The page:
Deep within the Sabbathday Lake, Me., library rests a book of medical receipts attributed to Alfred Shaker, Sister Joanna Barnes. Its contents are similar to many contemporary handwritten collections in that it concerns a wide range of ailments and offers recipes from various eighteenth and nineteenth-century resources. However, in perusing this apparently commonplace manuscript a curious admonition about the receipts' origin and permitted uses.
Beneath the surface lies a much larger story—one that includes early advertising, the hard-nosed and unregulated American medical marketplace of the nineteenth century, identity and gender politics, snatched opportunity, and ultimately, the business of health. Furthermore, it begs a series of questions. From whom were these recipes purchased? Who was this patent-holder and how did they come to meet the Shakers? Were these recipes circulated throughout the Society? And finally, did this information remain within the sect or was it exposed to the World? If the latter, how?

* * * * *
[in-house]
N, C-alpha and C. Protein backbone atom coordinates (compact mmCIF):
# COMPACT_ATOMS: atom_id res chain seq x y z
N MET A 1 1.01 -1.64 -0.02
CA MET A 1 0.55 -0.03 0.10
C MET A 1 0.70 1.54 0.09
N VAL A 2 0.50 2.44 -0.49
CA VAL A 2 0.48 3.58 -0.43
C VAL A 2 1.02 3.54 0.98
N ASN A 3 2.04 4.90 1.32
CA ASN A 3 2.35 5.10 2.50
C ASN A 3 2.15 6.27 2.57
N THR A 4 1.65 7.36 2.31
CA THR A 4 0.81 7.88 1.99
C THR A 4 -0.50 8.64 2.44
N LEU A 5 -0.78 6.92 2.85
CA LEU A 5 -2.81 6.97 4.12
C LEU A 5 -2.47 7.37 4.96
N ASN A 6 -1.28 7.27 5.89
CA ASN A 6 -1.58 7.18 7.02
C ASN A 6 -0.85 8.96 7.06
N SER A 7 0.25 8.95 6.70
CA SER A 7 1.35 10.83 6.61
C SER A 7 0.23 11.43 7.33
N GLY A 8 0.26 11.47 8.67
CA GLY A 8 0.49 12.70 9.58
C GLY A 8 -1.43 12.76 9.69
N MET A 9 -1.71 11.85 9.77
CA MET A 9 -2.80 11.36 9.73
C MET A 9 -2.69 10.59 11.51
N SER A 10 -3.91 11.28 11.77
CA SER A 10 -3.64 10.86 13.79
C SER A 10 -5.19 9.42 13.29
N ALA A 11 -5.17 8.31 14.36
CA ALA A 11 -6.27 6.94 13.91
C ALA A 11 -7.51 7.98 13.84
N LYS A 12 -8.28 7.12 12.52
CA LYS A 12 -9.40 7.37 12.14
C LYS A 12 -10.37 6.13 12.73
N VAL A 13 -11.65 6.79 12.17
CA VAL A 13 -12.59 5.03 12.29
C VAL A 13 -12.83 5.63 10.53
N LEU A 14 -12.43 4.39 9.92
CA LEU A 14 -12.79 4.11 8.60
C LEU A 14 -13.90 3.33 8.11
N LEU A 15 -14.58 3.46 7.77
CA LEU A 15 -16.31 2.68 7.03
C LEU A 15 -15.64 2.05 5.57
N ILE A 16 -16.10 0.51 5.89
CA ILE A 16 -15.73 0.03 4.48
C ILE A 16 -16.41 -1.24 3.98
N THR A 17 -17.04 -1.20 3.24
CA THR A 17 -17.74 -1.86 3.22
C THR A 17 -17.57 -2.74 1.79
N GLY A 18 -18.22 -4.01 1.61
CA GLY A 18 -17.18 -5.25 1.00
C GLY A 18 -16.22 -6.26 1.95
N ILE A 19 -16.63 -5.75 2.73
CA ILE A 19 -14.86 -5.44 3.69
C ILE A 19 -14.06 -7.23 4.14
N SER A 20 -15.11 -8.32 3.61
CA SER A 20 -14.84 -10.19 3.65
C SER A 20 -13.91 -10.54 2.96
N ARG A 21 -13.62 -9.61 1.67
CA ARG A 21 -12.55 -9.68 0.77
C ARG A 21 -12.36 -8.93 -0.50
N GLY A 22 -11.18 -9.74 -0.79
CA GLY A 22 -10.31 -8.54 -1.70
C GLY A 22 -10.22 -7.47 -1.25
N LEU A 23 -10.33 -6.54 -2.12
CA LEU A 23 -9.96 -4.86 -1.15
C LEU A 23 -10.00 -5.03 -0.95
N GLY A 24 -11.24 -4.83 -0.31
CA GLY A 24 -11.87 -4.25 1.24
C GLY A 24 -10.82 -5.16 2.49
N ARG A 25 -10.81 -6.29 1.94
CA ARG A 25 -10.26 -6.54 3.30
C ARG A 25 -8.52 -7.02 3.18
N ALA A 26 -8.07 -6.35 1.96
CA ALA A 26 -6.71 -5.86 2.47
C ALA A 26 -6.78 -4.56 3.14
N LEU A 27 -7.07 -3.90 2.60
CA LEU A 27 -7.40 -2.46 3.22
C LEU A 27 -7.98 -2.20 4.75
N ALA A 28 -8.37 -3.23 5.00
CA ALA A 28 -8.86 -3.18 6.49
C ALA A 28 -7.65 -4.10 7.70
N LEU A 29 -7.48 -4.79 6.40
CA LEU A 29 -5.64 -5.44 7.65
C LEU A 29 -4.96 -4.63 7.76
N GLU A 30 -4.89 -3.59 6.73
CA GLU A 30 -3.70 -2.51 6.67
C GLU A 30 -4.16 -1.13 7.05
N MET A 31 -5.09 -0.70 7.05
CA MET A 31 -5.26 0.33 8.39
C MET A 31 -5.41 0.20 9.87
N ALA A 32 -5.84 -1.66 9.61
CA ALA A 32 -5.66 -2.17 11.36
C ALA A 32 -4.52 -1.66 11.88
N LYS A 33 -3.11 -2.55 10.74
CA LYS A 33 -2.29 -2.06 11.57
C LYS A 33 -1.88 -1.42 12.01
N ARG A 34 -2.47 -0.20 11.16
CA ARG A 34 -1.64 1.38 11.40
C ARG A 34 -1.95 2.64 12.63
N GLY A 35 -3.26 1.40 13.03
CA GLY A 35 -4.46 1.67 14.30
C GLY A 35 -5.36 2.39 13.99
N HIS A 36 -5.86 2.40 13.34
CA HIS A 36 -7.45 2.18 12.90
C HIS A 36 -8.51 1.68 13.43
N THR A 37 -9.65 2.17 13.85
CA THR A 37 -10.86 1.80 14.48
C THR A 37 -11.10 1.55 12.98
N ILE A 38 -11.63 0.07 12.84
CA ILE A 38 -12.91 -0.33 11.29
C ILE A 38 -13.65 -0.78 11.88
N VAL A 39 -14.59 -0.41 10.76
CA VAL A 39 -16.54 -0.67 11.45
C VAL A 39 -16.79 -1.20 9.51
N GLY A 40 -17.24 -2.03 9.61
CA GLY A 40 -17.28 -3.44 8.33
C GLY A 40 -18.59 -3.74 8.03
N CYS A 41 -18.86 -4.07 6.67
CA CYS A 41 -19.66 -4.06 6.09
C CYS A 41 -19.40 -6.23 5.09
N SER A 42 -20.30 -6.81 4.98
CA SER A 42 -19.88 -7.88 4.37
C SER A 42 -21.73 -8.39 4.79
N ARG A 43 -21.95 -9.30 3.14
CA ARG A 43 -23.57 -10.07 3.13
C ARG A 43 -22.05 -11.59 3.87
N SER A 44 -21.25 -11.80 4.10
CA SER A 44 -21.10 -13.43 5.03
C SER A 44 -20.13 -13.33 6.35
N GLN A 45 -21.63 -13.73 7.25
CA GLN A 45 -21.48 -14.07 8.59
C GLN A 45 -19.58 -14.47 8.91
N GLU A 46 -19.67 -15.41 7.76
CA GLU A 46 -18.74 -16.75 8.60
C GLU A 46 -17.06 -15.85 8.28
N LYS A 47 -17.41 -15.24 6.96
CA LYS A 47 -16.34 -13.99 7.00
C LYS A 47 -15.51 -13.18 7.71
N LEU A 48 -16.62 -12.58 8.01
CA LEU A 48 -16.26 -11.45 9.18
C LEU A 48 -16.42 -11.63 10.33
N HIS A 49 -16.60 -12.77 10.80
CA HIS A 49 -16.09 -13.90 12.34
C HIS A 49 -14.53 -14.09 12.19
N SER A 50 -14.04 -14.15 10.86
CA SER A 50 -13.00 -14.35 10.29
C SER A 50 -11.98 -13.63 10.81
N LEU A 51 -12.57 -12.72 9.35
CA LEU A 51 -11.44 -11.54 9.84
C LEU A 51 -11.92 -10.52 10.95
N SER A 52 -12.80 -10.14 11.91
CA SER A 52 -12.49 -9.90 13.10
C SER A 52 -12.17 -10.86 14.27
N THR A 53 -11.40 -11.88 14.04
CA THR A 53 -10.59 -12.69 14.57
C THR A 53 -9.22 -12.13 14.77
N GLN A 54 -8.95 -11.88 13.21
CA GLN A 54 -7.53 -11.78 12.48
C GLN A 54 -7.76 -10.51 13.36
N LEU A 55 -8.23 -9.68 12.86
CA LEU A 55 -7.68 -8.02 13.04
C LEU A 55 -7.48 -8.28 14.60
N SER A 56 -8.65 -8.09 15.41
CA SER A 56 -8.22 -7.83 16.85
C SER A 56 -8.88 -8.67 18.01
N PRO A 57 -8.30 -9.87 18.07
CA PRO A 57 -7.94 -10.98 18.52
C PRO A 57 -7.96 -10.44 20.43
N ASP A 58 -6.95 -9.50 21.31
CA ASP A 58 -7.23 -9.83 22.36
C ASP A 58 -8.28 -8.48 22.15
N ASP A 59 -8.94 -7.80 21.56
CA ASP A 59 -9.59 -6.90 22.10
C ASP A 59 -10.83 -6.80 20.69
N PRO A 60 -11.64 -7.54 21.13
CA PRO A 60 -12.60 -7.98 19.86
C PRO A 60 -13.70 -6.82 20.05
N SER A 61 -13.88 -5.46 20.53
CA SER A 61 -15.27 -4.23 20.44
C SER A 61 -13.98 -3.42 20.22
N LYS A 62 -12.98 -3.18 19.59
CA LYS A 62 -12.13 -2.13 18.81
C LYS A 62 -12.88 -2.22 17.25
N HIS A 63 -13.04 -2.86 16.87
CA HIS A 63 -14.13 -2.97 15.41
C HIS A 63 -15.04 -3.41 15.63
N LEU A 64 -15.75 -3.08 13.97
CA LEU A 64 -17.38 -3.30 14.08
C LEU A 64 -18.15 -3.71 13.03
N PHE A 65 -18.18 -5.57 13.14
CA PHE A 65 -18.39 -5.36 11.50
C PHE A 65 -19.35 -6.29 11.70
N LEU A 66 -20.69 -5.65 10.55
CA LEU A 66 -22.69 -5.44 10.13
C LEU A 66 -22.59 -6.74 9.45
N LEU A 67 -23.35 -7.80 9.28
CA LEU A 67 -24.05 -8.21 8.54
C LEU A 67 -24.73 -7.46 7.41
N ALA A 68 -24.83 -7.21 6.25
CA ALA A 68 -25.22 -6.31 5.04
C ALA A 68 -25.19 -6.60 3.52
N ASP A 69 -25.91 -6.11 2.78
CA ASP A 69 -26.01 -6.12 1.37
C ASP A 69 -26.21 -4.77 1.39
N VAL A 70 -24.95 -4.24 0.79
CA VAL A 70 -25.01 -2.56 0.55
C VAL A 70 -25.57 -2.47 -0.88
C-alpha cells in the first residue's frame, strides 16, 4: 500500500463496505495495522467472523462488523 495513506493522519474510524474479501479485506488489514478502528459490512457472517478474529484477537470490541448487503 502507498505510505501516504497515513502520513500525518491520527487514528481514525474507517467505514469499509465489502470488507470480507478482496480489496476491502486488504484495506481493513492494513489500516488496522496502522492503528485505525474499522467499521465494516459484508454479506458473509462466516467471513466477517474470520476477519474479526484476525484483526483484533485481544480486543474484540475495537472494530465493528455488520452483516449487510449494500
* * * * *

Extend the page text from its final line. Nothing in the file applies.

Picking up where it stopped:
American Communal Societies Quarterly
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